I think a bigger thing is that I didn't feel as if I understood Esther's perspective, much less anyone else's. She was very self-centered (emblematic of her illness, I'm sure), and an unreliable narrator, so I have no idea if her mother or her doctors contributed to her illness or, conversely, to her health.

Not recommended.
But I might take a peek at some of her poetry, of which Plath was more proud. ( )
  Cheryl_in_CC_NV | Jun 6, 2016 |
The novel is a very thinly veiled description of the author’s own life as a young college student. Esther Greenwood isn’t the nicest person to write about for she is both a misandrist and a user of people to meet her ends who she callously discards. She is pursued by the black dog of depression, tries to commit suicide, and is hospitalized in a facility for the mentally ill where she undergoes shock treatment. Is Esther ever healed? The reader is left hanging for Esther enters but never leaves the interview room where doctors will decide if she remains at the facility or is allowed to progress to a return to college. At least part of the novel’s fame or notoriety lies in the presence of Plath’s husband, poet Ted Hughes who has the dubious distinction of being husband, lover, and father of three suicides; wife Plath, lover Assia Wevill, and son Nicholas Hughes. Assia’s suicide also claimed her and Ted’s daughter, Shura. Was Ted Hughes the victim of outrageous coincidence or did he have no small part to play in those deaths? 3 stars and should be on the 1001 List for beyond being a work adopted by feminists as the classic example of a woman (with children no less) abandoned by a womanizing husband, it is the classic description of the mental inertia and desperation experienced by those who have tried to commit suicide. ( )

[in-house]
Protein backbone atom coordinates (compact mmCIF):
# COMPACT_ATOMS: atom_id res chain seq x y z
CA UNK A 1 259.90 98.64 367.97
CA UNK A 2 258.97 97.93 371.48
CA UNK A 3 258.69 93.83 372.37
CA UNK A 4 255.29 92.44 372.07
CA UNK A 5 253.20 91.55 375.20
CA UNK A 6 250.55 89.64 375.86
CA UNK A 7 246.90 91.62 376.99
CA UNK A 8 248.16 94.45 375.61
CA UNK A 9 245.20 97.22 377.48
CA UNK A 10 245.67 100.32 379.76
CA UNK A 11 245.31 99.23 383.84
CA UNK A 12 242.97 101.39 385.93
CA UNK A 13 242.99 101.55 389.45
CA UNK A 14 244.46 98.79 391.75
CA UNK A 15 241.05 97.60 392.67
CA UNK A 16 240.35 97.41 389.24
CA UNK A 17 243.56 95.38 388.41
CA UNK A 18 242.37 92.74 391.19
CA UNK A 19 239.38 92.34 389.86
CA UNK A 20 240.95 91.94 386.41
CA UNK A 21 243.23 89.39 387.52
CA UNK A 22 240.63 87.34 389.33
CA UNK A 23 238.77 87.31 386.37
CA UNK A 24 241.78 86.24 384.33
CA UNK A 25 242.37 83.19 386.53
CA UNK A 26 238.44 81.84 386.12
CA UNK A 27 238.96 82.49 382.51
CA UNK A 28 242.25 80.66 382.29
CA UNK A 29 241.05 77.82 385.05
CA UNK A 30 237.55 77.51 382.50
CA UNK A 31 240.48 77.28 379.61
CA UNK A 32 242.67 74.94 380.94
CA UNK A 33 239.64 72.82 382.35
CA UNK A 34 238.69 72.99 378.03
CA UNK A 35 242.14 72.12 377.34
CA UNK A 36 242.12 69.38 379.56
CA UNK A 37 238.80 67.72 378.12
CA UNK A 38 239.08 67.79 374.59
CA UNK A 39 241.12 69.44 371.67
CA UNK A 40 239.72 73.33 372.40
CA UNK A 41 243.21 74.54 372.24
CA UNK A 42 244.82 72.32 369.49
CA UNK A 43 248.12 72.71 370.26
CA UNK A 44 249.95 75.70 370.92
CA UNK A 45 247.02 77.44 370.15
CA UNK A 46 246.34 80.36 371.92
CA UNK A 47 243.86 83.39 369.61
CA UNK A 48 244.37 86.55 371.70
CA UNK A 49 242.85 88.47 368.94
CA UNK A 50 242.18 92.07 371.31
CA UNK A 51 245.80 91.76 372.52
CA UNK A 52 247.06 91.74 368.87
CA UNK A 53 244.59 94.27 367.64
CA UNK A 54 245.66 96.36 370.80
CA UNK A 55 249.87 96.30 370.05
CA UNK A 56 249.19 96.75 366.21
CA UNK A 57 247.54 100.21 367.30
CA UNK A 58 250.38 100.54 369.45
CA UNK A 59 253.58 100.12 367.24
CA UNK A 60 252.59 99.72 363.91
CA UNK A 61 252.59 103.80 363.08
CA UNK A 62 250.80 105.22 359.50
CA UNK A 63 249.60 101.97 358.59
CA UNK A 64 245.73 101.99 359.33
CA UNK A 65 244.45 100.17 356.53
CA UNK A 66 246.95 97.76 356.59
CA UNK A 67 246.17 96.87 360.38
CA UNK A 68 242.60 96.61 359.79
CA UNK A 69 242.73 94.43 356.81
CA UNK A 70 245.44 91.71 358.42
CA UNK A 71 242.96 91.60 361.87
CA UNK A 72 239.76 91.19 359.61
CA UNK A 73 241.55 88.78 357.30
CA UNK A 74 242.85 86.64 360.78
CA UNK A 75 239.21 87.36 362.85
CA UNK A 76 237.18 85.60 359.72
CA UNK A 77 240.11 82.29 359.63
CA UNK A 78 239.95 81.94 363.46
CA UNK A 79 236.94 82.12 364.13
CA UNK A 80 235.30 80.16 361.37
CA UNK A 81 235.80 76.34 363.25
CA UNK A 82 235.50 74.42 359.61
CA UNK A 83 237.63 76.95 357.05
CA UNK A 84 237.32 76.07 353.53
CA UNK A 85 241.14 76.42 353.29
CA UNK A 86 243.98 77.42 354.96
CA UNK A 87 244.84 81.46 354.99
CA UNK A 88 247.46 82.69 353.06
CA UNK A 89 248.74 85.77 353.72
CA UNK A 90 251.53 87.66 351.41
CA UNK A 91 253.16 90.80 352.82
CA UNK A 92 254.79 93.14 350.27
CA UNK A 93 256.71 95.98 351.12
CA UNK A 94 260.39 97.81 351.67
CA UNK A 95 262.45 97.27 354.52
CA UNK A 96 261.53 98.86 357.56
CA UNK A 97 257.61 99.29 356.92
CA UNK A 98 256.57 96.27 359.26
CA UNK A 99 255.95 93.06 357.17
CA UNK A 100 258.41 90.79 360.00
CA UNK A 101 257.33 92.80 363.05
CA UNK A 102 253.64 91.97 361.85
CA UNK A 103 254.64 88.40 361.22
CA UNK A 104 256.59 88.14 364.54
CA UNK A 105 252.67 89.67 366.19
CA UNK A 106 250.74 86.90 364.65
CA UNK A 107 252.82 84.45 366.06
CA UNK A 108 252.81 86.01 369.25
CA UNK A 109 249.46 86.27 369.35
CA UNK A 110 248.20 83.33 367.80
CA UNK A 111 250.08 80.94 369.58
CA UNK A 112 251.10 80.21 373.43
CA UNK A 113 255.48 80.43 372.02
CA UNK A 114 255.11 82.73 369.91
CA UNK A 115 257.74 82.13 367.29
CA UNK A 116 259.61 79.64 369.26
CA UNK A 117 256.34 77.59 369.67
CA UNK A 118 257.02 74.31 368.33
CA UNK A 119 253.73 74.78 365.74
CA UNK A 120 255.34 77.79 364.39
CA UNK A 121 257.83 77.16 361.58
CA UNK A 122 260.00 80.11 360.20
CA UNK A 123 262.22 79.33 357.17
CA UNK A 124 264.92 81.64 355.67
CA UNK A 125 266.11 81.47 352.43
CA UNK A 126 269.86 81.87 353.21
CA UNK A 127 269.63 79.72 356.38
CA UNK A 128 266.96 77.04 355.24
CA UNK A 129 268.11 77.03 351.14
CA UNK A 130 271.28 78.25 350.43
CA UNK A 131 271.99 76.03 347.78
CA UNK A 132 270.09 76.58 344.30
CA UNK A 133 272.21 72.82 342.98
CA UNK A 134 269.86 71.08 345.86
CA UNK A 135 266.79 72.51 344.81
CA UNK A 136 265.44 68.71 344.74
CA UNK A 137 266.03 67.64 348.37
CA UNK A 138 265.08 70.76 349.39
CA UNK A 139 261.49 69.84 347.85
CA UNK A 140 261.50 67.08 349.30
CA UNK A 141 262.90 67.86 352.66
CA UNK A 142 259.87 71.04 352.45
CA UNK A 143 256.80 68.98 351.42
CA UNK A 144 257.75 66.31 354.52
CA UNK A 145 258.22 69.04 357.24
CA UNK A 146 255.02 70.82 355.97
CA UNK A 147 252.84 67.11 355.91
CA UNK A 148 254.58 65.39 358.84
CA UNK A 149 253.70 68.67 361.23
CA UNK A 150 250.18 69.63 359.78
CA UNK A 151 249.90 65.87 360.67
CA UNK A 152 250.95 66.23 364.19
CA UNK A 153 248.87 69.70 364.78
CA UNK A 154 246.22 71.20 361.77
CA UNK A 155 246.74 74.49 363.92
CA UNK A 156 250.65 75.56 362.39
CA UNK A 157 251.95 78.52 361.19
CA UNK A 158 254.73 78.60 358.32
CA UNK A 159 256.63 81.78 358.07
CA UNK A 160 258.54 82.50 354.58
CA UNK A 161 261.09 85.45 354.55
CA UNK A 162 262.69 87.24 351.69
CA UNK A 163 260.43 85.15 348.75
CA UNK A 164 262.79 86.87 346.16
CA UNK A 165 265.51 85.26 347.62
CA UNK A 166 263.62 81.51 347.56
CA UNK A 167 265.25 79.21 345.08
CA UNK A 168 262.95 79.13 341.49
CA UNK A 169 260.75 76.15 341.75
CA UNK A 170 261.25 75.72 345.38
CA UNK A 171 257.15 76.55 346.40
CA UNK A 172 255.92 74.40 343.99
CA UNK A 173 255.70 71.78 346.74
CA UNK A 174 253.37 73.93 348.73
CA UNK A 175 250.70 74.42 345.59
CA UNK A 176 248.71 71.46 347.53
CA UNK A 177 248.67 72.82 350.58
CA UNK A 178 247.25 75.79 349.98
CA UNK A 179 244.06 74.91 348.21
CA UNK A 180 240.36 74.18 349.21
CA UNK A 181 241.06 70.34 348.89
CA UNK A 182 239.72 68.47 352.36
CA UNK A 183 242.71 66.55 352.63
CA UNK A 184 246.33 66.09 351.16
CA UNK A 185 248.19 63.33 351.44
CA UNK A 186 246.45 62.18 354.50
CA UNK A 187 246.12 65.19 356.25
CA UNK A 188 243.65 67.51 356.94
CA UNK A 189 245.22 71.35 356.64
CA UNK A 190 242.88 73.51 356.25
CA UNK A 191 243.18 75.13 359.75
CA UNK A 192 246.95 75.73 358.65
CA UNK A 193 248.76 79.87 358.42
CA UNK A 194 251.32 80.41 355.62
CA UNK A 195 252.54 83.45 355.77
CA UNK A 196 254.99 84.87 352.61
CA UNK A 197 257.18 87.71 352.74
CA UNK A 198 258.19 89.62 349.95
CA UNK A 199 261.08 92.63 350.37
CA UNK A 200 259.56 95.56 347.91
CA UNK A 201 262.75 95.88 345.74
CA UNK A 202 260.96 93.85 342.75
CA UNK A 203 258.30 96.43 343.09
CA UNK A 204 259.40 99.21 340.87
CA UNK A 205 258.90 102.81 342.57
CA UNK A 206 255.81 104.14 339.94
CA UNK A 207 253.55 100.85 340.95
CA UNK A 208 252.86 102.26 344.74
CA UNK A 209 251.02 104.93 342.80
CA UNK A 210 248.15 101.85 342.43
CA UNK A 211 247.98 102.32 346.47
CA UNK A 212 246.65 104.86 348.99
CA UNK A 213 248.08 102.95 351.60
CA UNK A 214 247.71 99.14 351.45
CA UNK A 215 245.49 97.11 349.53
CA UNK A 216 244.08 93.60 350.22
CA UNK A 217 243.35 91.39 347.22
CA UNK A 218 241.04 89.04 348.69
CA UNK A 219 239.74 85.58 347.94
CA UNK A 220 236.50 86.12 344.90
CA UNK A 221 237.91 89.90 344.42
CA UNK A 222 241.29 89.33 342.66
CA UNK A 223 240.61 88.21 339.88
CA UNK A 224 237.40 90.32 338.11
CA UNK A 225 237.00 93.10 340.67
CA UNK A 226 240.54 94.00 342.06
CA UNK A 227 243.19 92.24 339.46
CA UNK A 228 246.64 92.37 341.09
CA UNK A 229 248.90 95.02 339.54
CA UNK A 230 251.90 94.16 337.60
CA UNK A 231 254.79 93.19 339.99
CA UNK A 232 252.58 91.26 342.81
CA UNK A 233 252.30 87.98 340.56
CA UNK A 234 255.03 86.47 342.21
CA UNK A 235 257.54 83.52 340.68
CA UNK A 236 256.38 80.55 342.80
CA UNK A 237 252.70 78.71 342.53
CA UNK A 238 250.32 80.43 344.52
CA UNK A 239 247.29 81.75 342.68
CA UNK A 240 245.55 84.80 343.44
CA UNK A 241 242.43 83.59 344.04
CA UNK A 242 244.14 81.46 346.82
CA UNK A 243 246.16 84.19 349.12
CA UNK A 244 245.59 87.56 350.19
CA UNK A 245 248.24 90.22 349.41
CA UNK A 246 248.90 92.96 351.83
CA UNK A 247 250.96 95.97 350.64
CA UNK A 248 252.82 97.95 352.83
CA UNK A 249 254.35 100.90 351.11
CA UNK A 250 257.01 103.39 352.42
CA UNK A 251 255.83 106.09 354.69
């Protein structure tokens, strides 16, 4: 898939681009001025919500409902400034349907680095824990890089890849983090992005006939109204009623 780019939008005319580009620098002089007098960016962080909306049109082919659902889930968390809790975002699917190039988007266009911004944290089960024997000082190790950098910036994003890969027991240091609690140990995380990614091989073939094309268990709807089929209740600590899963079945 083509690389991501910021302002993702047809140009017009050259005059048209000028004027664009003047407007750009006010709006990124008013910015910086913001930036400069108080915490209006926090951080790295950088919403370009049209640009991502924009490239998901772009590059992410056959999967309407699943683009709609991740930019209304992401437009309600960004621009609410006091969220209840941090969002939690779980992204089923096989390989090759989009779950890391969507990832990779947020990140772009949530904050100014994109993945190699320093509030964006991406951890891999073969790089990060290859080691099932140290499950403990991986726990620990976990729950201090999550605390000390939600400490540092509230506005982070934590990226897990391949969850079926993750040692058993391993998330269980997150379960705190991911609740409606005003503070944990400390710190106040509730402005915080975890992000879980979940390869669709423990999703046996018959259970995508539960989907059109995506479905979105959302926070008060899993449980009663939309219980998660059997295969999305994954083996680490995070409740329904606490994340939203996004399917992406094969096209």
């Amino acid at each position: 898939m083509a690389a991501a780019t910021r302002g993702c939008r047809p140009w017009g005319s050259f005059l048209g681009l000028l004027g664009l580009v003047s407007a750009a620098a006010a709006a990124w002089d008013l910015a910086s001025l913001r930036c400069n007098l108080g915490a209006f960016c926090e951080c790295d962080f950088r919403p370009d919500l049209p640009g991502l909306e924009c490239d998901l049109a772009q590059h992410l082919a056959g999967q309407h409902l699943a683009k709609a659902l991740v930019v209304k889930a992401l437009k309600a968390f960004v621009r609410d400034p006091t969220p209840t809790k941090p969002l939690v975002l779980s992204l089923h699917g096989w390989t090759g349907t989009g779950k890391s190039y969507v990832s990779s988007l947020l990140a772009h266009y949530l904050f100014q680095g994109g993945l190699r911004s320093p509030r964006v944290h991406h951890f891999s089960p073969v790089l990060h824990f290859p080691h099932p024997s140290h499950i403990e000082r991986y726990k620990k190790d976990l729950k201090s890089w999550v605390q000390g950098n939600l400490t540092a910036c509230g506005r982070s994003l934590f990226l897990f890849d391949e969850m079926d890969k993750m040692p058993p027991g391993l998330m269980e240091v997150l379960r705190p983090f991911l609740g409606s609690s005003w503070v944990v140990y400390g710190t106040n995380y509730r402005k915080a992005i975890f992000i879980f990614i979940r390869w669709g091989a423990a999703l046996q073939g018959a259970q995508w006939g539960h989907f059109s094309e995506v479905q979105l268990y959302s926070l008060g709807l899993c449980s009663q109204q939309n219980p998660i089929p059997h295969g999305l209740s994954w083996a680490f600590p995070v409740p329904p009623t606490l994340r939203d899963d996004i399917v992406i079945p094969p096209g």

ShelleyAlberta | Jun 4, 2016 |
Showing 1-5 of 316 (next | show all)
The Bell Jar is a marvelously unself-conscious confessional novel dashed off before such documents were in vogue. Now, however, it is as if the likes of Joan Didion have merely been sweeping the stage for Sylvia's ghostly comeback.
added by Shortride | editTime, Martha Duffy (Jun 21, 1971)
Her subject--the nervous breakdown and attempted suicide of a well-behaved, bright and successful college girl during the summer vacation of 1953--is hardly topical, and for careful, plain, dolorous prose style, which conveys the world of the heroine under the bell jar of madness with its "stifling distortions," offers few sentimental attractions. It is not a facile, entertaining or dramatic book; it has none of the sharp bitter humor and bite of her poems. It's not well shaped (it can be quite awkward); it offers no modish visionary thrills from the world of the insane, and though it has scenes of college life, the suburbs and the fashion magazine world of the 1950's for the most part it just hangs there dully and drags you down with its heroine; you don't believe she really recovers. Its vague, absorbent, melancholy pull lingers for weeks.